An increase in North American energy work and a moderation of the risk associated with conflict in Syria sent crude oil prices lower early Monday.
Multilateral military engagement in Syria’s civil war risks pulling world superpowers into a fight. Western allies have been relatively calm since launching airstrikes on suspected chemical weapons sites during the weekend, however.
“We do not seek conflict in Syria,” U.S. Defense Department spokeswoman Dana White told reporters during the weekend.
Syria is not an oil exporter, though its allies and adversaries alike are some of the world’s largest producers, including Russia and the United States. Any escalation of the conflict could spill over to involve OPEC members Iran, Iraq and Saudi Arabia.
A comment emailed by commodity pricing group S&P Global Platts said the limited nature of the weekend strikes would likely remove some of the risk premium built up behind the price of oil. The U.S. declaration that strikes would be limited “may tamp down some of the risk to oil prices spiking when markets open Monday,” the report read.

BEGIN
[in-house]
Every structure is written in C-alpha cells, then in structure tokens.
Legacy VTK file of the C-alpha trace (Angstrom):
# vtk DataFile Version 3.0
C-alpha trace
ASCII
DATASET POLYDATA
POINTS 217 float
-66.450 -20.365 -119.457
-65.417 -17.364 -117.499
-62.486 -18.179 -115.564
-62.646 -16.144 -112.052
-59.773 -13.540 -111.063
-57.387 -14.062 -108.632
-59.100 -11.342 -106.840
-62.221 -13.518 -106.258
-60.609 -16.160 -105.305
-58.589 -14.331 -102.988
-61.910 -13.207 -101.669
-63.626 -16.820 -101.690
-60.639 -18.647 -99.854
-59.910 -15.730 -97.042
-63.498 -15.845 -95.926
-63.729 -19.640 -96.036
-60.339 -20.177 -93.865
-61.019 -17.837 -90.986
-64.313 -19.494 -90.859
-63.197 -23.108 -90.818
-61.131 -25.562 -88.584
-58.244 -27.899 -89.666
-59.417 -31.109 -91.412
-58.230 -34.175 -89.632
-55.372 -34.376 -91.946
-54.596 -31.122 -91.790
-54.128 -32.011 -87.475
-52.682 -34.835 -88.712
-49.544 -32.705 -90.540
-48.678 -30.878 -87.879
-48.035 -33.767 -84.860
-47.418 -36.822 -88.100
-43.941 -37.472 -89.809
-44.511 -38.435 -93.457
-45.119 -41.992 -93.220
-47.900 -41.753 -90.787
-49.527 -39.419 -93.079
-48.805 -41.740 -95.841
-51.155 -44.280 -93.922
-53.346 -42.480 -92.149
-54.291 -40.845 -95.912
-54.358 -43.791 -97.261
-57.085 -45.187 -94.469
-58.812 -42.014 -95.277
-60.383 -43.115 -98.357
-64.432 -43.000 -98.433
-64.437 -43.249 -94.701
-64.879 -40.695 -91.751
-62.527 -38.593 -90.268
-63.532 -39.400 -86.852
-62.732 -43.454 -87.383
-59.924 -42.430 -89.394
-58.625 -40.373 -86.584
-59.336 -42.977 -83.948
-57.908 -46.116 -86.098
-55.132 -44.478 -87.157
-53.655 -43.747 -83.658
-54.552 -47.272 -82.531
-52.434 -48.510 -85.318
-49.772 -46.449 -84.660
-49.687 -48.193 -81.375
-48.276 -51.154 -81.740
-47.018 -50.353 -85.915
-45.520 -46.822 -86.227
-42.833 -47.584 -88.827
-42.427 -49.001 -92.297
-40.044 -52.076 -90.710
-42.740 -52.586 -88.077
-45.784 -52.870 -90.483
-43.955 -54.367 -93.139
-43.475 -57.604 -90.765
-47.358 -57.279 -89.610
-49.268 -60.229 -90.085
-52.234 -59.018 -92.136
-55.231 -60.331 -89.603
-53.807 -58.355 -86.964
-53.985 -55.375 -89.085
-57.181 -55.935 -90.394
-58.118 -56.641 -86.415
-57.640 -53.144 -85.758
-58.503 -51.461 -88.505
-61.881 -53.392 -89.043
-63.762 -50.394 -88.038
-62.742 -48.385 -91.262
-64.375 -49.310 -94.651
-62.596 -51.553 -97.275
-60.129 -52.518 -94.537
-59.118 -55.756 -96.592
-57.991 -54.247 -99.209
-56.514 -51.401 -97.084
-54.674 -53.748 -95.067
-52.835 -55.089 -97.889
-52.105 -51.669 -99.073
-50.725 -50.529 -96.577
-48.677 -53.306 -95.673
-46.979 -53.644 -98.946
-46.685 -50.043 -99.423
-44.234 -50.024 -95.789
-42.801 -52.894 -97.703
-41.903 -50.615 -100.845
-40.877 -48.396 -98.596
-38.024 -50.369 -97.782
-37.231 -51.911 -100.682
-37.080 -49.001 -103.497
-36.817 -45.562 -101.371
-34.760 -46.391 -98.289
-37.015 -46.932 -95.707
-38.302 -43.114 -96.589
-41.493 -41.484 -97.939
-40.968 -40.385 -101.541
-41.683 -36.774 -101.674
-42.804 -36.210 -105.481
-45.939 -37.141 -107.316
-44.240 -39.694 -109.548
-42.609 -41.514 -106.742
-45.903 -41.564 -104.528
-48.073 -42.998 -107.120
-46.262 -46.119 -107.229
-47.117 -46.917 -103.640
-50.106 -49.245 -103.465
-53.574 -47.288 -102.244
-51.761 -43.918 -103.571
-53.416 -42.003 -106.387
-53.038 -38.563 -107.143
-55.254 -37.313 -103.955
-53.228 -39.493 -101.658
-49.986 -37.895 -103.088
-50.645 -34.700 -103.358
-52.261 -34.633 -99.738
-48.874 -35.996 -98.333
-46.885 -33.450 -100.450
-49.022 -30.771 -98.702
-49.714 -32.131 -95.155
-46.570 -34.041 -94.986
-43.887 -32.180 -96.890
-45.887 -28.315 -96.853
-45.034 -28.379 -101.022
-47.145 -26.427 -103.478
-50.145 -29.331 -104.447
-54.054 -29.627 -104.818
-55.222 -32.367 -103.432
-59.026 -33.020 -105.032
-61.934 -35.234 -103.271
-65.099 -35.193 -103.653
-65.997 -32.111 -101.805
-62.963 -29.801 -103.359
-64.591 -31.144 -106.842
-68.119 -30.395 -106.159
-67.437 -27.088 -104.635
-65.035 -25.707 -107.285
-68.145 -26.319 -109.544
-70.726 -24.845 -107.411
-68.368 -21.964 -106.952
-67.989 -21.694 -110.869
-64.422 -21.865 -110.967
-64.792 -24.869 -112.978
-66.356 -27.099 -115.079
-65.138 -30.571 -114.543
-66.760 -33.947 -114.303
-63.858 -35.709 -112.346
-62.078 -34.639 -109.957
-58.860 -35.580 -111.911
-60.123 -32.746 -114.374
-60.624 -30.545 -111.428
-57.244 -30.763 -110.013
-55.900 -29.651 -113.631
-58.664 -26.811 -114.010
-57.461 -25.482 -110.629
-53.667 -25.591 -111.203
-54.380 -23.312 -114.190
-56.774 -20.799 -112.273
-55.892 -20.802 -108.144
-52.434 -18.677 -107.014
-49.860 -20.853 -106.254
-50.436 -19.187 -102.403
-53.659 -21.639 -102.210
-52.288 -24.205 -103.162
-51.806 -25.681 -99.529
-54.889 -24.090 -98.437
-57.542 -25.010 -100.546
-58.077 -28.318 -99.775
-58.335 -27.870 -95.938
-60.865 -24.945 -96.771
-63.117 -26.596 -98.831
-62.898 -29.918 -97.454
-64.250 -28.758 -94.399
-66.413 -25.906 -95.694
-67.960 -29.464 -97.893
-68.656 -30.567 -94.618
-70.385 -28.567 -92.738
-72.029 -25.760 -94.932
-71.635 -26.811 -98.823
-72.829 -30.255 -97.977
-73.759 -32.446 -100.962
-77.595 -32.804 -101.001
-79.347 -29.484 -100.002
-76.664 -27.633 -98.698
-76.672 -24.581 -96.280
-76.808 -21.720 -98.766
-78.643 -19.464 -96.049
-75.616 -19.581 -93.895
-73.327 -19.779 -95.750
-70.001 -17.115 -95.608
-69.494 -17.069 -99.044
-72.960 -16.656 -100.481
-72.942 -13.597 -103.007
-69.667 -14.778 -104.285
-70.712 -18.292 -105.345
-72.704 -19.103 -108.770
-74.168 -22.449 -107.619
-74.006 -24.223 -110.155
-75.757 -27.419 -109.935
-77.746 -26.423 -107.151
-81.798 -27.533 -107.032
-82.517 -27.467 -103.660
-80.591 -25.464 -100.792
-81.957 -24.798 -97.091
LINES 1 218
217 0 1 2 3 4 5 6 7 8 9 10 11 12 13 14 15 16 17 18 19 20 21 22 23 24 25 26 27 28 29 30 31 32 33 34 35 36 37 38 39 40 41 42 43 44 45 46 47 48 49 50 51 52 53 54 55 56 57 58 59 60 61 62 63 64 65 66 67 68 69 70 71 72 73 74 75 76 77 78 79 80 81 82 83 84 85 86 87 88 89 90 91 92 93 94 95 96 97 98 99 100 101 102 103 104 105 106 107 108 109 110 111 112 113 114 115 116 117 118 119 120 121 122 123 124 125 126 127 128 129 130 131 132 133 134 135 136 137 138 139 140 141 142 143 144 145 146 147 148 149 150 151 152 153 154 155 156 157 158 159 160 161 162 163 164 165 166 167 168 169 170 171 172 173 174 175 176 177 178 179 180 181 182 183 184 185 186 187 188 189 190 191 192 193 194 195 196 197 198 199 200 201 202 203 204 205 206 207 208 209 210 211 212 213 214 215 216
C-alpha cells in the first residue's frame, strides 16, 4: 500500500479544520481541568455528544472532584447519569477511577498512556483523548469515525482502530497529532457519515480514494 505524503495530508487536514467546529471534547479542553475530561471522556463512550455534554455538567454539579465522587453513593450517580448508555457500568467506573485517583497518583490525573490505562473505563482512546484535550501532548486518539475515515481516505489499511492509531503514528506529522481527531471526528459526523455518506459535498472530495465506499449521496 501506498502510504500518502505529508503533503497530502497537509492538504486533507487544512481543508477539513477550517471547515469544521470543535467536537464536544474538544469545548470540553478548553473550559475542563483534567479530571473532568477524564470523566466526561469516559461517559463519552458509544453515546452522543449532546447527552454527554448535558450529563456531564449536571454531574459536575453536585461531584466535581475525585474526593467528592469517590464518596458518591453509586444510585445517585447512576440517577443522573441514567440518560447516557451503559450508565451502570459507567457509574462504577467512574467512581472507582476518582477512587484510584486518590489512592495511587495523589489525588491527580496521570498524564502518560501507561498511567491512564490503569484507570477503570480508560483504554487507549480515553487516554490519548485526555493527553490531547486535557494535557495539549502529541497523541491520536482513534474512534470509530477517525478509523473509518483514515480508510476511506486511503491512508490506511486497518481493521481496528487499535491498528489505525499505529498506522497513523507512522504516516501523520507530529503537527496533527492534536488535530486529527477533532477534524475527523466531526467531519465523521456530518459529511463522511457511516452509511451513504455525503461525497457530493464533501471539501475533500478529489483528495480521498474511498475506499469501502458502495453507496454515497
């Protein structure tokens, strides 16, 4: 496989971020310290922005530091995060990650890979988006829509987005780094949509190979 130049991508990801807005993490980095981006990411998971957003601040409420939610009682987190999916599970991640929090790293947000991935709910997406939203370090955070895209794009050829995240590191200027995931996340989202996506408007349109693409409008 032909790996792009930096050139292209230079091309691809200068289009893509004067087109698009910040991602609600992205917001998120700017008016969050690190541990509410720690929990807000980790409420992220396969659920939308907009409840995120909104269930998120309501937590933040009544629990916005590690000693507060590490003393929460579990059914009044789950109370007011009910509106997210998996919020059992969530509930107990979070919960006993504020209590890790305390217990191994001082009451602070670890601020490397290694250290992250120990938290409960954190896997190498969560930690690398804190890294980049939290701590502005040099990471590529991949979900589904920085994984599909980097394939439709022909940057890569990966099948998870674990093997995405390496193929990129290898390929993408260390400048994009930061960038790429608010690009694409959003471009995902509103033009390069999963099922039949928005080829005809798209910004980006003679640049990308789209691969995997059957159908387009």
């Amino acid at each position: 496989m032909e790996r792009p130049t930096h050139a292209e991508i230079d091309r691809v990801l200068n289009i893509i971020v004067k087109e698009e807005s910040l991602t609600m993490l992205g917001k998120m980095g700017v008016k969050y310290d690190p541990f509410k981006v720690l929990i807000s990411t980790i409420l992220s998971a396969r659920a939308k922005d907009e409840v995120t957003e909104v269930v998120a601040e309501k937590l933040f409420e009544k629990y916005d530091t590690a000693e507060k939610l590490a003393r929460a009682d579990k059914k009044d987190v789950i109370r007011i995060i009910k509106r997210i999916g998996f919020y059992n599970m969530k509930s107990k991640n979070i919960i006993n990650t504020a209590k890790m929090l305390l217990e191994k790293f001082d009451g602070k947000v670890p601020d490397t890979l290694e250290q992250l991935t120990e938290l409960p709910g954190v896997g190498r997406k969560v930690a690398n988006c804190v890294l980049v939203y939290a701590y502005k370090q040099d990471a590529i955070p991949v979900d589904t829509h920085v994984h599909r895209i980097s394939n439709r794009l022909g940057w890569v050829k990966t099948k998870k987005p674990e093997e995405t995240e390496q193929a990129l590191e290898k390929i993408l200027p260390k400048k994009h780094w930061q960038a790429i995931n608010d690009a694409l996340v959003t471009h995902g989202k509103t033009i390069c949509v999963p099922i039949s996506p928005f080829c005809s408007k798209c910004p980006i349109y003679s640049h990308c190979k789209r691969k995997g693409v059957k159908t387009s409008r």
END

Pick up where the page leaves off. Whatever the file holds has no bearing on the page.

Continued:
Crude oil prices were down more than 1 percent overnight, but walking back toward even ahead of the opening bell in New York. The price for Brent crude oil was down 0.72 percent as of 9:15 a.m. EDT to $72.06 per barrel. West Texas Intermediate, the U.S. benchmark for the price of oil, was down 0.79 percent to $66.86 per barrel.
With risk easing early in the Monday session, traders may be more focused on fundamental issues. Last week, Baker Hughes reported five more rigs were deployed in the United States than during the previous week, compared with losses internationally and in Canada.
A gauge of exploration and production activity, rig counts serve as a barometer for potential gains in output. The pace of production in the United States is a particular concern to market watchers looking for a return to balance as it could upset the effort by the Organization of Petroleum Exporting Countries to erase a surplus with coordinated easing.
By Daniel J. Graeber